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12. Con: Polish is very hard to learn
Learning Polish can be extremely difficult for foreigners, depending on which country you’re from. This is mainly due to the fact that Polish is vastly different from English or most other European languages.
Polish utilizes a unique alphabet—the Latin alphabet with diacritics—which makes it difficult for those unfamiliar with it.
In addition, the language has seven cases (grammar structures) and uses gender-based declension (words being affected by gender). This can be challenging for anyone who is used to languages like English.
Personally, I can only speak some broken Polish – even after living there twice. I’m still trying my best to learn, though!
13. Pro: It has amazing transport links and is centrally located
Another pro of living in Poland is that the country is well-connected via an excellent transport network.
With domestic and international transport links, travelling from place to place is easy and inexpensive. Poland’s domestic flight network covers multiple cities, allowing one to reach any part of the country quickly and cheaply – and outside of the country too!
Additionally, the cities in Poland have fantastic public transport networks with efficient and affordable buses, trams, and trains, meaning you don’t even need a car (which can be good if you’re scared to drive on the right like me!).
14. Con: The cost of living is constantly rising
All over the world right now, the cost of living is rising, so it’s no surprise it is rising in Poland, also.
The cost of groceries, rent and utilities are also increasing, meaning everyday expenses can be a huge strain on salaries.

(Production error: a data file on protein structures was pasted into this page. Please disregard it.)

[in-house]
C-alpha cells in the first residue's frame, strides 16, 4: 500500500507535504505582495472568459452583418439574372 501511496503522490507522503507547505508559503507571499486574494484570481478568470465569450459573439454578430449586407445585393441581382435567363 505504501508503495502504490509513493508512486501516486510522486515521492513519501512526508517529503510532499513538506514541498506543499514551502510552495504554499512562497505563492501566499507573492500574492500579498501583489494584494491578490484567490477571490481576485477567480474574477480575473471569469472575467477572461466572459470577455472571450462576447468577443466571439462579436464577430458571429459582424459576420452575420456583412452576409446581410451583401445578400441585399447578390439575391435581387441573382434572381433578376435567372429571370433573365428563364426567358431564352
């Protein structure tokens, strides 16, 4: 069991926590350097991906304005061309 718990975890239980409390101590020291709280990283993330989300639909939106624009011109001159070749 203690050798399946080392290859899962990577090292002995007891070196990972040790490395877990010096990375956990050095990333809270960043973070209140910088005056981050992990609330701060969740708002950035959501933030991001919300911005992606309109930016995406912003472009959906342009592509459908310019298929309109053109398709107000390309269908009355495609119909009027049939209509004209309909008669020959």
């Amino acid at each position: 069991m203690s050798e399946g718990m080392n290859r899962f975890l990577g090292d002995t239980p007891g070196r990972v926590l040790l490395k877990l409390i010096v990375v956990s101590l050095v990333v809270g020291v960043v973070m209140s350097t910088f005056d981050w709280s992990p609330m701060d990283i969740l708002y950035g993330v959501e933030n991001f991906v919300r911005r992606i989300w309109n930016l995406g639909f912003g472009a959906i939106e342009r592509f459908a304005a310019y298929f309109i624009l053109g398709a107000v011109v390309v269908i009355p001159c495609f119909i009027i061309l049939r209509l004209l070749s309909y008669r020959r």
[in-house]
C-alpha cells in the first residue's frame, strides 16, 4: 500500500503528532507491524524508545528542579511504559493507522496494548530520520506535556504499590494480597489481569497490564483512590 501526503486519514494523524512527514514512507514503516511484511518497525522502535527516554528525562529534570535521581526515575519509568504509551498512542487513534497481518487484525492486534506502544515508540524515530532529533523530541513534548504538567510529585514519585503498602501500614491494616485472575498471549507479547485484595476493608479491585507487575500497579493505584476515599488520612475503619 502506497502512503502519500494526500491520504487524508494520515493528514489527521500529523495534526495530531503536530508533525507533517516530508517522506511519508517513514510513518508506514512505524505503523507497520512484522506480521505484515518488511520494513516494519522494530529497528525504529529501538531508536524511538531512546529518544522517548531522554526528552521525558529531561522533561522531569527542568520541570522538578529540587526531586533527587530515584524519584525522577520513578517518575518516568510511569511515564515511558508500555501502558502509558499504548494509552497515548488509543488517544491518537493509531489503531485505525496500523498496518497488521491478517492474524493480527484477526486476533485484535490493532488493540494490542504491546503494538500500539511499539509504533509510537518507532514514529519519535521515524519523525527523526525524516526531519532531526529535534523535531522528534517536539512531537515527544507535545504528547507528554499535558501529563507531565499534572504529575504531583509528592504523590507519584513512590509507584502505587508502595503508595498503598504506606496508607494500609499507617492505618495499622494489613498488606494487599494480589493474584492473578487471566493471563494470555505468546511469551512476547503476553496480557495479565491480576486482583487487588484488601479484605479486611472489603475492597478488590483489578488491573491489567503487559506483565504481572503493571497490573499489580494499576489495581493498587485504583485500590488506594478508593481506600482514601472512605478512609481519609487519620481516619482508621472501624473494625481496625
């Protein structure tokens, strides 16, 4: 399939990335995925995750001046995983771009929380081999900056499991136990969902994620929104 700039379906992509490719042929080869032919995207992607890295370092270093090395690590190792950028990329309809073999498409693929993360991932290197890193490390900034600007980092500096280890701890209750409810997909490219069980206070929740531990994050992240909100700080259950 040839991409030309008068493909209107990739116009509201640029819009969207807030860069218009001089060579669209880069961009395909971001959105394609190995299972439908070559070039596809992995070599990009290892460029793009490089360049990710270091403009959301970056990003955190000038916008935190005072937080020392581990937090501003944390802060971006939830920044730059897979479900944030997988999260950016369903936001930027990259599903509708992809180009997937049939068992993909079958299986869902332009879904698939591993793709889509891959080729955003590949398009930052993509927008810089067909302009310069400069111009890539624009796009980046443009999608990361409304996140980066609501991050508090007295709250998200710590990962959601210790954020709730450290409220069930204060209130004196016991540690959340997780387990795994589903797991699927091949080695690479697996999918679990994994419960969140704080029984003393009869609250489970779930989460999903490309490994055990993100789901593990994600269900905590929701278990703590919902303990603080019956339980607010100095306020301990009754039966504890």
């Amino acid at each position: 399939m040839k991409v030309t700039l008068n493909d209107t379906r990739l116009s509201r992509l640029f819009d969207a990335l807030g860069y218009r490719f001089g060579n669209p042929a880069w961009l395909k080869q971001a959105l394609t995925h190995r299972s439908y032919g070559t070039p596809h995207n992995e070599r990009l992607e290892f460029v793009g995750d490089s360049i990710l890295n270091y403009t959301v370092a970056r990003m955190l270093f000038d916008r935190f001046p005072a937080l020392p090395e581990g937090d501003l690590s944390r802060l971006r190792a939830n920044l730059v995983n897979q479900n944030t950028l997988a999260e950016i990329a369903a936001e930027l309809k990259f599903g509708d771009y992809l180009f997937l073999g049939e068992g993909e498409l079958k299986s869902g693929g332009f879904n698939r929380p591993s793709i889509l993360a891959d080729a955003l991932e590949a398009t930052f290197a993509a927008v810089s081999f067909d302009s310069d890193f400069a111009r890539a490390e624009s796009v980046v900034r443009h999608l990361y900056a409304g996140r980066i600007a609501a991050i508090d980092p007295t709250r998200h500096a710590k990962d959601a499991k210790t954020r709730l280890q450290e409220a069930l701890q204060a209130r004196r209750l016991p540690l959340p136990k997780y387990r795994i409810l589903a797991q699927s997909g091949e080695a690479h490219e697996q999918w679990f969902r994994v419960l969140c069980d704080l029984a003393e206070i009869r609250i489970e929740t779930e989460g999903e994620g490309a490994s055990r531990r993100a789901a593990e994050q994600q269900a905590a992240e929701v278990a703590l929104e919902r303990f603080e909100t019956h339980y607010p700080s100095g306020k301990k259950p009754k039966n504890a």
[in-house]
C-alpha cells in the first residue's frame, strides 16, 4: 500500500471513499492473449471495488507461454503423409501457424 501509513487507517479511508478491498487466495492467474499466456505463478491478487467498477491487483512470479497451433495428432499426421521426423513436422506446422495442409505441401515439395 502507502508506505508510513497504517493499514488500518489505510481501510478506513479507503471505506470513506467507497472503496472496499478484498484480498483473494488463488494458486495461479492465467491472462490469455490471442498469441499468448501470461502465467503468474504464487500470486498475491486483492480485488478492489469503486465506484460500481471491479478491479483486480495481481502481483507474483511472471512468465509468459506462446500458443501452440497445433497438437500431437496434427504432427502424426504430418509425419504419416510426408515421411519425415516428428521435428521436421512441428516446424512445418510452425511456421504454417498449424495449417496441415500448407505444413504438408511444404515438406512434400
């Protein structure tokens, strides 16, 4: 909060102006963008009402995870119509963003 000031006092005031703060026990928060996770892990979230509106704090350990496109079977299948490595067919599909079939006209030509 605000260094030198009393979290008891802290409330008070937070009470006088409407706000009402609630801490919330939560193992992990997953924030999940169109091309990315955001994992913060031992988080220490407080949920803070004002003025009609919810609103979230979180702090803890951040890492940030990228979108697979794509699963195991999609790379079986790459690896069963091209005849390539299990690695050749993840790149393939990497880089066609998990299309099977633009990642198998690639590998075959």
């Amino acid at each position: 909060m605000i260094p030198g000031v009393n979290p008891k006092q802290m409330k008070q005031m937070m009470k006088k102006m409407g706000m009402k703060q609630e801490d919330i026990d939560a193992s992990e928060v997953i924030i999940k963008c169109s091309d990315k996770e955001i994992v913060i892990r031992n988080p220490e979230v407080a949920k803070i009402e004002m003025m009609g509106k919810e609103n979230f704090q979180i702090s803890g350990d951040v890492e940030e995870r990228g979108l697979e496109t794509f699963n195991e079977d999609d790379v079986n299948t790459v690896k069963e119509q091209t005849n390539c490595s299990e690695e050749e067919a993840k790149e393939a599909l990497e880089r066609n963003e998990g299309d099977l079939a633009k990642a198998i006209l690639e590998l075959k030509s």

The rising cost of living can make it difficult to make ends meet, but the government gives some aid in the form of tax credits to help – but unfortunately, it doesn’t help a lot.
15. Pro: There are always things to do
Another one of the biggest pros of living in Poland, is that there is always a huge variety of activities to do throughout the country.
With its diverse range of attractions, adventure activities, cultural events and festivals, living in Poland can be a fun and enjoyable experience.
Yes, living in Poland is a great idea! Poland has a vibrant culture, interesting history, and many activities to explore. There are also many job opportunities in the country, so you’ll surely find something that suits your interests.
English is widely spoken in Poland, so with basic language knowledge, you should be able to communicate in most daily situations. However, if you want to really get to know the country and engage with locals, it will help to learn some Polish.
Generally speaking, living in Poland is connected with lower living costs than in the UK. Accommodation and transport can be found at much lower prices, and day-to-day expenses such as food, fuel and utilities tend to be much cheaper – but the wages are much lower.
Pros and Cons of Living in Poland – Conclusion
Hopefully, after reading this post, you’ve learnt more about the biggest pros and cons of living in Poland as a foreigner. Which pros and cons of living in Poland surprised you the most? Are there any pros and cons of living in Poland that haven’t been mentioned in this post? If you ever need any help or advice, then feel free to reach out and contact me. If you liked this post all about the pros and cons of living in Poland, and would like to read some other similar posts, then these are the ones I’d recommend that you check out: